Approaches to solving application throttling issues in Java

Sometime back, I was working on a Java web application, and the application used Tomcat as a web container. The application was used by many end-users and over a period of time, we started noticing that some of the application APIs are having extremely high invocations that in turn started impacting the application stability.

So in this blog, I will be discussing some approaches that I came across while looking out for ways to solve the throttling issues.

1) Connector element in Tomcat server.xml file

Tomcat server.xml will have a Connector component that listens for connections/requests on a specific TCP port number on the server. Each incoming request requires a thread for the duration of that request. If more simultaneous requests are received than can be handled by the currently available request processing threads, additional threads will be created up to the configured maximum (the value of the maxThreads attribute). If still more simultaneous requests are received, they are stacked up inside the server socket created by the Connector, up to the configured maximum (the value of the acceptCount attribute). Any further simultaneous requests will receive "connection refused" errors until resources are available to process them.
By controlling maxThreads and acceptCount, we can control the number of requests made by users to the application. But we cannot control invocations to a particular API. This will be helpful to control overall concurrent requests made to the application.

2) Tomcat Semaphore Valve

The Semaphore Valve will be able to limit the number of concurrent requests processing threads. You can enable this by making a small change in Tomcat server.xml as shown in the code snippet below:

The above changes work, but with some major issues:

  • You cannot control specific paths.
  • In case of an error, you still get an HTTP 200

To solve that the valve is designed to be inherited and you get two smooth hooks for these two use cases. The code would look something like this:

3) Throttling using Apache Web Server

Apache doesn’t support rate limiting based on user requests using its own modules. It supports Rate limiting based on bandwidth.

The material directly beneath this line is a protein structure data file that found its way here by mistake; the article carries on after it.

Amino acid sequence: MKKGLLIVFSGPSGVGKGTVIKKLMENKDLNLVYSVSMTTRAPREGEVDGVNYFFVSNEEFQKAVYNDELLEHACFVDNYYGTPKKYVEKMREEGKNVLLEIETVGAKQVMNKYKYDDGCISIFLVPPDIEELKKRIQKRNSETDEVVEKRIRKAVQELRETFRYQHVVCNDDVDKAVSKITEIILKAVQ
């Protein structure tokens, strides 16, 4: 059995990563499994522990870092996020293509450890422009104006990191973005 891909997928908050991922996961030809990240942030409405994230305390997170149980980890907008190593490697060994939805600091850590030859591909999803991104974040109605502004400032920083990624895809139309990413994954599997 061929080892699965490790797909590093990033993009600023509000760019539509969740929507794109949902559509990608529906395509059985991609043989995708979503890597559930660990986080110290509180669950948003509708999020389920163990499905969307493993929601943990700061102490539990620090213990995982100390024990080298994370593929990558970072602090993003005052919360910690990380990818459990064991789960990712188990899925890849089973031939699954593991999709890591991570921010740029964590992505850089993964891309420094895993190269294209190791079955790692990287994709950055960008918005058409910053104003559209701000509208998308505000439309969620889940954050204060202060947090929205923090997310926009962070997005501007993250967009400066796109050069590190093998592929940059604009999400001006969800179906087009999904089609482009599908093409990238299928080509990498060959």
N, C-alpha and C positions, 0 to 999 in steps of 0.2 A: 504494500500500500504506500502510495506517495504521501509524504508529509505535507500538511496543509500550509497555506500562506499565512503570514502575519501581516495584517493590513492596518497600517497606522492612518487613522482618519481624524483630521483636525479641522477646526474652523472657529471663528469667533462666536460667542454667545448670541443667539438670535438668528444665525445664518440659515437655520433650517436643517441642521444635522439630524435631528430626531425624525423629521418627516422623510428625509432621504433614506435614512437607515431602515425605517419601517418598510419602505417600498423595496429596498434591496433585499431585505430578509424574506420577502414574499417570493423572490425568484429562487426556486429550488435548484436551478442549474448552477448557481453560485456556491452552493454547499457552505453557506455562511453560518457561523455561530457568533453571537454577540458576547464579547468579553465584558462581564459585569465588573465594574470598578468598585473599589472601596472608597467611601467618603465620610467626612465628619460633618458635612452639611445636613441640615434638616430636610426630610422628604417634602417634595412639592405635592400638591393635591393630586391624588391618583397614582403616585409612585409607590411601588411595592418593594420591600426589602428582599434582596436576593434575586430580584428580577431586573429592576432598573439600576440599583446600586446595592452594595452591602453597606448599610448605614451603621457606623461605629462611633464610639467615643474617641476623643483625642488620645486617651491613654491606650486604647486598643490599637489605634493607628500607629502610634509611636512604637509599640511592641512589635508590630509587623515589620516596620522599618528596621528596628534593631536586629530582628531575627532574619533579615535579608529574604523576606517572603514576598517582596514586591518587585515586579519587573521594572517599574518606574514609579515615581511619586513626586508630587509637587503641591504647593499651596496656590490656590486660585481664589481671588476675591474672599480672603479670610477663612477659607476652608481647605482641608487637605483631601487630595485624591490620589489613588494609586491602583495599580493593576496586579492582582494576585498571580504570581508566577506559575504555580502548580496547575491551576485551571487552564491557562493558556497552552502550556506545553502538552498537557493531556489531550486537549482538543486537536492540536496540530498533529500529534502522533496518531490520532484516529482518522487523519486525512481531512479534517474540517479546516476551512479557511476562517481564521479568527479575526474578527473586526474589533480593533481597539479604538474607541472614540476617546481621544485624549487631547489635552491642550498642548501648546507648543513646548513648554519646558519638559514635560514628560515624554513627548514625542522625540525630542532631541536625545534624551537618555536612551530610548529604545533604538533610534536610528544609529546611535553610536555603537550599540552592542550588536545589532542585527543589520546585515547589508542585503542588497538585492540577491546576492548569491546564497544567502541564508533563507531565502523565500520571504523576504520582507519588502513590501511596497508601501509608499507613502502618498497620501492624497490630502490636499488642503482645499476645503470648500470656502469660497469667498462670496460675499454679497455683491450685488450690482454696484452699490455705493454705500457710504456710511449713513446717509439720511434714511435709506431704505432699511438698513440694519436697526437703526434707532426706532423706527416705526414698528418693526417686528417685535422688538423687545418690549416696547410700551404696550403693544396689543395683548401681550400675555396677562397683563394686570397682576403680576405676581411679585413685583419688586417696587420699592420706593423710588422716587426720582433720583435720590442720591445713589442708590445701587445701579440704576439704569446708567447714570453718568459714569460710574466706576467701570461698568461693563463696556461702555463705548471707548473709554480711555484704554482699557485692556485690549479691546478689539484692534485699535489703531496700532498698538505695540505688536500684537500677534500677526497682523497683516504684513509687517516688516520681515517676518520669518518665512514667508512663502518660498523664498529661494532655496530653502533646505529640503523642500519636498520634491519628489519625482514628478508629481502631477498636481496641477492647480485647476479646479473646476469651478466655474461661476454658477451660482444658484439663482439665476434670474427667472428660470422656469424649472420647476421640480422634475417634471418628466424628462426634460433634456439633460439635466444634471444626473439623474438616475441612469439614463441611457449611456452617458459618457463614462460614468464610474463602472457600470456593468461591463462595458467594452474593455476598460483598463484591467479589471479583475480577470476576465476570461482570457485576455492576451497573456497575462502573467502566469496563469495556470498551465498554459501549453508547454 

To overcome this, we have one solution. We can make use of ModSecurity. I won’t be discussing it in detail here as you can find the same in this blog:

4) API Gateway

API Gateway is a fully managed service that makes it easy for developers to create, publish, maintain, monitor, and secure APIs at any scale. API Gateways will not only help solve the Rate Limiting issues but also brings in more benefits like Authentication and Security, Monitoring, Dynamic Routing, Static Response handling, etc.
The only challenge with this is the initial efforts that are involved in adding an API Gateway layer in the existing application.

5) Adding a Custom RateLimit Filter

We can create a custom servlet filter and configure it in your web.xml file to apply to the path that you want to limit the number of concurrent requests. The code would look something like this:

We can even make use of a cache like Guava LoadingCache where the values are automatically loaded by the cache and are stored in the cache until either evicted or manually invalidated. This way we can even handle API throttling at the user level for a given time interval.

6) Guava RateLimiter

RateLimiter is another class in the Guava library that can be used to do throttling. It has the concept of permit and acquire. Basically, every request acquire a lock and we can define how many permits are allowed. Any request above the permit will be blocked by the RateLimiter. Below is the code snippet:

That’s it for now.



Software Engineer at MIQ Digital India Pvt Ltd

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